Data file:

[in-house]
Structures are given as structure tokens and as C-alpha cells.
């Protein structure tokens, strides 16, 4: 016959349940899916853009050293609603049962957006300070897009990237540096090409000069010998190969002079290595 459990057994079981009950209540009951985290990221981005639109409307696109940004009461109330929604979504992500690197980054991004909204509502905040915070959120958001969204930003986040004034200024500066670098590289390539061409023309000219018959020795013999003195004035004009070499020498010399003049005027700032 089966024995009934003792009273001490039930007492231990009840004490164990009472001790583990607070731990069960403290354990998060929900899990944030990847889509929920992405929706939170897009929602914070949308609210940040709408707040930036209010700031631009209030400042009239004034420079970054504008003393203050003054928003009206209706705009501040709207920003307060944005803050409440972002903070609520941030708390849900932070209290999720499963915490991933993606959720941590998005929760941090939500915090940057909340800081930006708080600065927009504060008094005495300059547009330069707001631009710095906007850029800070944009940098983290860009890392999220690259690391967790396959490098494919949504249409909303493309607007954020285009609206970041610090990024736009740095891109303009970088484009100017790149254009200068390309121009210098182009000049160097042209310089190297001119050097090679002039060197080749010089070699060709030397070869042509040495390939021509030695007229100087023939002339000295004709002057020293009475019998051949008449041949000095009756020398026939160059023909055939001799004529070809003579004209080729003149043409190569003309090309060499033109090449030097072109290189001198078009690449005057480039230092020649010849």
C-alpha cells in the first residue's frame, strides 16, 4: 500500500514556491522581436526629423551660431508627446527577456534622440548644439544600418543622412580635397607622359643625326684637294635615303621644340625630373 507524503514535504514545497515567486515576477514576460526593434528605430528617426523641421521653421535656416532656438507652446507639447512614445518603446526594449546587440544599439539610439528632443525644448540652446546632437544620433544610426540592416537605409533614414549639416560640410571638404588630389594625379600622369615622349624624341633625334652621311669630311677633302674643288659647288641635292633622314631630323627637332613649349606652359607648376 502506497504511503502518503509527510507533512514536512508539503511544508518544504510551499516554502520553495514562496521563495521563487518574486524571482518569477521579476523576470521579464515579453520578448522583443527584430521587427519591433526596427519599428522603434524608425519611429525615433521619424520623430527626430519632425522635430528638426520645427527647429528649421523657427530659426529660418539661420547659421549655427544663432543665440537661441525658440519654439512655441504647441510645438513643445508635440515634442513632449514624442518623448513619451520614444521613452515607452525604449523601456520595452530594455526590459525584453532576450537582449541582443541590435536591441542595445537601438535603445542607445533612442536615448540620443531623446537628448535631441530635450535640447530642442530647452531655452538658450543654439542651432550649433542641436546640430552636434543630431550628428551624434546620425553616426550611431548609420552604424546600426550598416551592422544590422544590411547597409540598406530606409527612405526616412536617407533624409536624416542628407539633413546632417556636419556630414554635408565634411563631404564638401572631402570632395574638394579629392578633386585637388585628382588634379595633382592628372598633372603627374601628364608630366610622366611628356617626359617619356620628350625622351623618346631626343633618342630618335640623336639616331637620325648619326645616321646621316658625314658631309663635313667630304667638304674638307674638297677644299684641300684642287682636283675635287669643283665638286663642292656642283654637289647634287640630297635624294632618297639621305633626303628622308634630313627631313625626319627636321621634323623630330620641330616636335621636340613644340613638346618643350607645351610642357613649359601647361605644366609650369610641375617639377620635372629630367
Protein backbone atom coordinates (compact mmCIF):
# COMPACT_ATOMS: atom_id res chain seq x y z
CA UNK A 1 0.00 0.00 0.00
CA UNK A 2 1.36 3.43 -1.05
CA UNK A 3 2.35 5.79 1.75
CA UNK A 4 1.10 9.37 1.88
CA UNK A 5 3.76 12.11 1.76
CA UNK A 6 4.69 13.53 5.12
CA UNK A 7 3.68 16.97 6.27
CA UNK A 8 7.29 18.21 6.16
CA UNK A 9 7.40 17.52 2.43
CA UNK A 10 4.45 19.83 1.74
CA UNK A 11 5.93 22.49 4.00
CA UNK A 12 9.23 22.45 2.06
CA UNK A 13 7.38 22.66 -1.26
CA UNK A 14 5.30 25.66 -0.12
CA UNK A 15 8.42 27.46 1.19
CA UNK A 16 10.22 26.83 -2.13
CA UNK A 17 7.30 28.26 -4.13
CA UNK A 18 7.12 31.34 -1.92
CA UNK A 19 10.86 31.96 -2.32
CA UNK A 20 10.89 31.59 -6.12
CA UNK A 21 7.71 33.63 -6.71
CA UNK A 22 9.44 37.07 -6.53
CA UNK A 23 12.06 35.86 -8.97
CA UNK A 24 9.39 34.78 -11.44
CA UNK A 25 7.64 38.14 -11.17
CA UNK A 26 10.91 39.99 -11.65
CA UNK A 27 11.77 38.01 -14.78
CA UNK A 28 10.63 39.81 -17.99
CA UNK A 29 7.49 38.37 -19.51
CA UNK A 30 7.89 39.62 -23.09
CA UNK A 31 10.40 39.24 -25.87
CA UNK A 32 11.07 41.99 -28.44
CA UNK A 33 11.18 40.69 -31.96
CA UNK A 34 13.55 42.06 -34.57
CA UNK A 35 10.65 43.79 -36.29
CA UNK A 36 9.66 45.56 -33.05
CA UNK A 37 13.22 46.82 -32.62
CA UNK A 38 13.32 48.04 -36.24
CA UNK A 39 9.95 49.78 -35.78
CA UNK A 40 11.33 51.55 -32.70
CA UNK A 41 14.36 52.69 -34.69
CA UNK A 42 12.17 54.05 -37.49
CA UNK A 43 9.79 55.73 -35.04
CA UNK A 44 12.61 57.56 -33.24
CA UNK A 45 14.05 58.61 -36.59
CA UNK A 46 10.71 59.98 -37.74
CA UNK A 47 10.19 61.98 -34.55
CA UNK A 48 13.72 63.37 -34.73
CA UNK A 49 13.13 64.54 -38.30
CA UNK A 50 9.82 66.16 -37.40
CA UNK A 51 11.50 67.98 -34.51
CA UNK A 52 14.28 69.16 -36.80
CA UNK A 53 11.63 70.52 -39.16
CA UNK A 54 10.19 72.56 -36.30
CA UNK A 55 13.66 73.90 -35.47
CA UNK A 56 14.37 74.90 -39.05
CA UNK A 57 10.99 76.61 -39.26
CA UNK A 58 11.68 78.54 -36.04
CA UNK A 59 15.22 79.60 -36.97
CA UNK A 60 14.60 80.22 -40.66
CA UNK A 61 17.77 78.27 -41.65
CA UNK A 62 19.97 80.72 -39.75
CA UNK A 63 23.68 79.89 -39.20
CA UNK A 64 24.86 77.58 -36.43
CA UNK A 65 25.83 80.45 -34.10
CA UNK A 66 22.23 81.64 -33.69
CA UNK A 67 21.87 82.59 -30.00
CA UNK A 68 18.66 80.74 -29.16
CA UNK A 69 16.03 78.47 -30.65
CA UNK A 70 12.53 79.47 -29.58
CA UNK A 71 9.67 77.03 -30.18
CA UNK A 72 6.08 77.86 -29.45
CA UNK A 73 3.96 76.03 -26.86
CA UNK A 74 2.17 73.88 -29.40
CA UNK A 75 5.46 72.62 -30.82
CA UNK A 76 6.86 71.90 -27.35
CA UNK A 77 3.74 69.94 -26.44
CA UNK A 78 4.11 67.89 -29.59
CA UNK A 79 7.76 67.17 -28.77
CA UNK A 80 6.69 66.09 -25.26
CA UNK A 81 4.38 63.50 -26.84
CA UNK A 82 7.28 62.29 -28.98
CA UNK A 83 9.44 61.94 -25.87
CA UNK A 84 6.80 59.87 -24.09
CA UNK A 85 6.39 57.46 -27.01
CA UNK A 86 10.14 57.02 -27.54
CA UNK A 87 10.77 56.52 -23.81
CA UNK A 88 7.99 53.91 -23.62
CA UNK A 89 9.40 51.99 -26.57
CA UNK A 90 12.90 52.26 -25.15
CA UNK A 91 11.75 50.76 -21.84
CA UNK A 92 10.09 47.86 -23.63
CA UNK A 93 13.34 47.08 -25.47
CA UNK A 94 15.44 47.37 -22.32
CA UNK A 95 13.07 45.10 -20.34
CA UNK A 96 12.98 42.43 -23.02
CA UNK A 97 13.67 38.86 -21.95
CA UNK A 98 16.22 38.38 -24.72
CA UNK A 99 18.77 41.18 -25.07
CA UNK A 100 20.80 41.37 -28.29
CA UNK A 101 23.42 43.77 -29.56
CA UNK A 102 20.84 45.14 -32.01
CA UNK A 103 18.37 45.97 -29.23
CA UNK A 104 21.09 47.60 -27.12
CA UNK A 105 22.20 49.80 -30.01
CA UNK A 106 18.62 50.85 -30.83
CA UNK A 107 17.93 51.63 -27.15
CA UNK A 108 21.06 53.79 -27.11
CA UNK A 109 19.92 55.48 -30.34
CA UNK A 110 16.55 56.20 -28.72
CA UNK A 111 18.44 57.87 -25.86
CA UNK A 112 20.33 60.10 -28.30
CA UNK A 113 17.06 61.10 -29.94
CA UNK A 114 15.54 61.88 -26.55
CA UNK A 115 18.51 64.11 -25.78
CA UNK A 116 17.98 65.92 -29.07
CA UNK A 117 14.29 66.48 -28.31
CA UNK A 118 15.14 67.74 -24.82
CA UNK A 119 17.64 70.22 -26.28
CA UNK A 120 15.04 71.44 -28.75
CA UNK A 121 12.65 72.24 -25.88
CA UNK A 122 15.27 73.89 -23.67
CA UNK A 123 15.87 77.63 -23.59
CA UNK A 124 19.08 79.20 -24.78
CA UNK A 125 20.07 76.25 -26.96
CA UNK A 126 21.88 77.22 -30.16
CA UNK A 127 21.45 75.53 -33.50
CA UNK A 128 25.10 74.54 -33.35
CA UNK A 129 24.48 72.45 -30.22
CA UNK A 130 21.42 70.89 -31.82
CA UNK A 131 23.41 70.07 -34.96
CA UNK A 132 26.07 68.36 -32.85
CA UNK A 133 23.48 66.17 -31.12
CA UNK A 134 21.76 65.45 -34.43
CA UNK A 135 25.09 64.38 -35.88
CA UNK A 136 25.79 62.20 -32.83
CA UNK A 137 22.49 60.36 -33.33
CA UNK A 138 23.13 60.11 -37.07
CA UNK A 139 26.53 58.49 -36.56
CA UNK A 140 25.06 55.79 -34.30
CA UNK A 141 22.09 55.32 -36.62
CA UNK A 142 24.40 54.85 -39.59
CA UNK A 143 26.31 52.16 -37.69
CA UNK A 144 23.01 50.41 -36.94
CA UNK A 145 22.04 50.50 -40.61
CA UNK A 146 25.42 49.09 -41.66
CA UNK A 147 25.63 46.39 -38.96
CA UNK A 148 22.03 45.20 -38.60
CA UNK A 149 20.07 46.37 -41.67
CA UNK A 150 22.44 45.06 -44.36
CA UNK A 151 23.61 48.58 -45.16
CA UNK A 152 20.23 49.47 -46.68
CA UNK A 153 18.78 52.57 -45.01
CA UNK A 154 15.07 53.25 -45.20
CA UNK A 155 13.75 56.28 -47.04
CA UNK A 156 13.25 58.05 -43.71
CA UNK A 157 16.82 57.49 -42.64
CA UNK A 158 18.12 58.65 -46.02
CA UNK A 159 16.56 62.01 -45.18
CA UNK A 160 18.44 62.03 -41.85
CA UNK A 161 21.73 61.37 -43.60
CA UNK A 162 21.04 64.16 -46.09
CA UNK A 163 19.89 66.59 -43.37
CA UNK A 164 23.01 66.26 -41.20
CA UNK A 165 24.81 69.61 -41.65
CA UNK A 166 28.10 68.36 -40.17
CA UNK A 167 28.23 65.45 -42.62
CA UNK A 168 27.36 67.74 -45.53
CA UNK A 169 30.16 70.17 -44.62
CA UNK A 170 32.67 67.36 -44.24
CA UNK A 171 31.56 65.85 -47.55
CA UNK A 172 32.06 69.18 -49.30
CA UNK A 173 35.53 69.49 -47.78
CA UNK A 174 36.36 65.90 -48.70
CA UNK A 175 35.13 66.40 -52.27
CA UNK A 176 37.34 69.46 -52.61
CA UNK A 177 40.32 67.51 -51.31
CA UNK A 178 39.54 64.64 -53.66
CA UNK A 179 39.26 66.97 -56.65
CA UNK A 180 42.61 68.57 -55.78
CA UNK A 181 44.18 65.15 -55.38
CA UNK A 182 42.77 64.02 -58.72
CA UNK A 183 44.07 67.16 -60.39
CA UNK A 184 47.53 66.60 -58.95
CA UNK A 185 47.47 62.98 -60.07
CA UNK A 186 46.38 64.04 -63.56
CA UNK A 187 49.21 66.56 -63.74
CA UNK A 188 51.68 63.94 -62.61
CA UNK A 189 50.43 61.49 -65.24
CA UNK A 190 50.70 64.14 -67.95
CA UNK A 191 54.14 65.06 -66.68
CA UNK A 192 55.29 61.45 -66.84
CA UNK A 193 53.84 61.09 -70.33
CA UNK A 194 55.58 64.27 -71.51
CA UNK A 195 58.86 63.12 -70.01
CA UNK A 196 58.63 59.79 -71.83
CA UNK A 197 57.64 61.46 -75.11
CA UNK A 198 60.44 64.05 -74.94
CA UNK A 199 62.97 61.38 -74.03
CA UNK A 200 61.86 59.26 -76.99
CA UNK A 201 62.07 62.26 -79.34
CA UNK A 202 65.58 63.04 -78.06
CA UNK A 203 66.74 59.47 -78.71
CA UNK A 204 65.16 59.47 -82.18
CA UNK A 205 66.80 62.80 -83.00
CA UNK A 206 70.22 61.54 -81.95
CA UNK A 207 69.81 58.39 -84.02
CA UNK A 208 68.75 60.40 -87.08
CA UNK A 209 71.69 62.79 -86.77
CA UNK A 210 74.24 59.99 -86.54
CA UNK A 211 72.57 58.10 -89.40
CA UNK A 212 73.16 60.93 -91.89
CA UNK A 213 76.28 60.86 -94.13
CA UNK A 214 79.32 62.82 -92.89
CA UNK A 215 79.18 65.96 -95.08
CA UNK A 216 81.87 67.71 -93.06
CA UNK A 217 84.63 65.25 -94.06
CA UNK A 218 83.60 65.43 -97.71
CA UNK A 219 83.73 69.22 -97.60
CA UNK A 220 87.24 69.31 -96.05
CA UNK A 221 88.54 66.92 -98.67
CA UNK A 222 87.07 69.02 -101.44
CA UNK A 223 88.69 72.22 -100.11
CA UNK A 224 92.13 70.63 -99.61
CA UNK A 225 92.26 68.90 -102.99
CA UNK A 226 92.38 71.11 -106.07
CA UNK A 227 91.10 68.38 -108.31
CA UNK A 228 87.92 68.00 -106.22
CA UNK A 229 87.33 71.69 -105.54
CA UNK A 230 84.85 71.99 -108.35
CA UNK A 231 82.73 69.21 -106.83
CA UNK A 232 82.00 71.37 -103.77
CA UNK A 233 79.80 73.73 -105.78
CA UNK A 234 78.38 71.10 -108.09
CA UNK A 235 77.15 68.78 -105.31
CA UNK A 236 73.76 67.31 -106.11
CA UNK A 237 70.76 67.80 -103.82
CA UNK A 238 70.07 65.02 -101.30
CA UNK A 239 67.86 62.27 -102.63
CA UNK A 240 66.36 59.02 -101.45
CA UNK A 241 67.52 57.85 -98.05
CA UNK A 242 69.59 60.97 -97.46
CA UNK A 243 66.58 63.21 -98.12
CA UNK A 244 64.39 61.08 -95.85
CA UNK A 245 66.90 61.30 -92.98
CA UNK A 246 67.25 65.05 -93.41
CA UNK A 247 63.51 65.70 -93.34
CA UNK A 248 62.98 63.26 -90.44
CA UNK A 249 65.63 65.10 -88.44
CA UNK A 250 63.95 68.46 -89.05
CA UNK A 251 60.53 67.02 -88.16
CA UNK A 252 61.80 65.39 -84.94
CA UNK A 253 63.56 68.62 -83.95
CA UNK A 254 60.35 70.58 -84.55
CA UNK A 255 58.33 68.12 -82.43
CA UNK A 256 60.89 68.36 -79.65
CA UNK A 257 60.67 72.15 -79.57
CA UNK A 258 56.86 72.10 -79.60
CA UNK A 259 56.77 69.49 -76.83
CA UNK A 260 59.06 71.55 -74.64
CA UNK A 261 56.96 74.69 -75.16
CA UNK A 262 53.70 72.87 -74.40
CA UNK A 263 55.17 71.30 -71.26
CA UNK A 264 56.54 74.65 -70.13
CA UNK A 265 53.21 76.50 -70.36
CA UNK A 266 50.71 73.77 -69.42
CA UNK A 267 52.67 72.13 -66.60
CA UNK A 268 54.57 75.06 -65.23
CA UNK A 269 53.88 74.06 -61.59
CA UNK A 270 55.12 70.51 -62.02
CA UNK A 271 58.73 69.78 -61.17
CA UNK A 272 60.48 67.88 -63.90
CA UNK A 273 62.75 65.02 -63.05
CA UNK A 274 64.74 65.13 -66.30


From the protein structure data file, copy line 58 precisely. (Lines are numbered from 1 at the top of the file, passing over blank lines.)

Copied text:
CA UNK A 52 14.28 69.16 -36.80